Having a mobile web presence for your online business has become a need of the hour. A recent Google report indicates that smartphones have reached 56% of the US market, and 46% of these users have made a purchase on their mobile device. Businesses will end up missing a huge opportunity if they choose to ignore their mobile presence. The first crucial decision you need to make before going mobile is whether to go with a Mobile Website or a Mobile Application. In this post we will evaluate both these options to help you make the right choice:
Mobile Applications: Mobile applications must be designed and developed for a particular mobile platform or operating system. This could include any or all of these – IOS (Apple), Android, Windows, Blackberry. Developing a mobile application for your business can be quite a time-consuming process. Even though it is an expensive exercise, it can often be well worth the time and cost invested in it.
Mobile apps tend to be more successful when they provide real value to users by leveraging the functionality of the mobile device. A device’s camera, user’s GPS location, voice recognition, bar/QR code scanner, and other functionalities should be utilized to provide relevant and engaging content to your audience via a custom developed mobile application. Ensure using a good mobile app development company for this.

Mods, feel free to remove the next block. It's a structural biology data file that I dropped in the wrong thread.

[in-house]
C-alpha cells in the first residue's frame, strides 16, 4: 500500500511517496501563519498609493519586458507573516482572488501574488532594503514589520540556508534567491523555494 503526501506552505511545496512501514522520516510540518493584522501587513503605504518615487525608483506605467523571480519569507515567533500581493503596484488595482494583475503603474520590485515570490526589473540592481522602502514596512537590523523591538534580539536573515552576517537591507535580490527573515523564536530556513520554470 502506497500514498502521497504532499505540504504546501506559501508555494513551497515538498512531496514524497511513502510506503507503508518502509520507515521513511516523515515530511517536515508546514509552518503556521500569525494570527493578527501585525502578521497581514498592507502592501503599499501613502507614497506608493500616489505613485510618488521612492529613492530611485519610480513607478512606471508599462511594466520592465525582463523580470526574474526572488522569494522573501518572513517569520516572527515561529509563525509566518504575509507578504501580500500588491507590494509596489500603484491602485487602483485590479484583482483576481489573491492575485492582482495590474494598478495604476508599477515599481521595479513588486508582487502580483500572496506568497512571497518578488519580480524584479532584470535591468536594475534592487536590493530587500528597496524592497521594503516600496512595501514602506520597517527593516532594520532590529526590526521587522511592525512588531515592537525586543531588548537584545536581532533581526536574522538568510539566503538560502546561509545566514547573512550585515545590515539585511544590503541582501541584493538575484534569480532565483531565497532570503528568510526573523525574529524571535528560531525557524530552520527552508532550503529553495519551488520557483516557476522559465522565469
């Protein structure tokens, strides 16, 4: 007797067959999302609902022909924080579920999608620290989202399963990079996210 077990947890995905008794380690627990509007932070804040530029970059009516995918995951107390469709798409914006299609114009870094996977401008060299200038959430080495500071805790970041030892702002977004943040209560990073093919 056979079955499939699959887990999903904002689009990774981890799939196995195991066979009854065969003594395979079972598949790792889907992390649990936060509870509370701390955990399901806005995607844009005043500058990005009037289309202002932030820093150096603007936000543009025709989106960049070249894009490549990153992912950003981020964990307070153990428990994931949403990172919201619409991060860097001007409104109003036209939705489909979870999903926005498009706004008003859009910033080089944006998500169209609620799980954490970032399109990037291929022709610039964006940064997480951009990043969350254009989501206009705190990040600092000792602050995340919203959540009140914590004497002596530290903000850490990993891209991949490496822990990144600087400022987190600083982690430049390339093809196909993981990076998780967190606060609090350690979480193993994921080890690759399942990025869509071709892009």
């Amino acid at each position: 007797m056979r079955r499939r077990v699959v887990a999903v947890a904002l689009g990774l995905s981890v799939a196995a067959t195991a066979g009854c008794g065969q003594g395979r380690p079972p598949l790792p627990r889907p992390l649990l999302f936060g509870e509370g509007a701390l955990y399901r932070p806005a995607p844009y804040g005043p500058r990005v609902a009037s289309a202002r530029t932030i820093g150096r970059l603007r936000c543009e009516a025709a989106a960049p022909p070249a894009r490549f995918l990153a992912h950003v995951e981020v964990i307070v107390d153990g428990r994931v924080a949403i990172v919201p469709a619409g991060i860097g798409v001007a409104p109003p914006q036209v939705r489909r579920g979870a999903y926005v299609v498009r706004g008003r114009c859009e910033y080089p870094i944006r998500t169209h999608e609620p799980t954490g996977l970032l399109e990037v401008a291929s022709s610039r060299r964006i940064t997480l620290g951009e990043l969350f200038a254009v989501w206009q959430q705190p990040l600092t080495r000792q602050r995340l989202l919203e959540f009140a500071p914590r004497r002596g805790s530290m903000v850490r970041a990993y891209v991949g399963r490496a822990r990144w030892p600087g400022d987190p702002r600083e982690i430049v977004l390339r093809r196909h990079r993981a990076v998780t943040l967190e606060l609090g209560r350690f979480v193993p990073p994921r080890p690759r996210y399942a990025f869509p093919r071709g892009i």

Mobile Websites: In the vast majority of cases, mobile applications may not actually be the best choice for marketing your business to mobile users. Most of the times, businesses just need to provide a decent mobile experience of their existing websites. If your website acts as a primary digital selling tool and you do not require any mobile device functionality then developing a good mobile website is a far better choice than building a mobile application. Many business owners are under the impression that their HTML site provides a decent user experience on mobile devices. But the fact is that almost always the website will fail to perform as well as a mobile-optimized or a responsive website. Larger buttons and calls to action for finger tapping, increased spacing between elements to avoid tap conflict, and quick load times are some examples of elements that are included in a responsive site. By developing a responsive site, your business can experience an increase in traffic, decrease in bounce rate, which in turn will affect the conversion rate across visitors from mobile devices.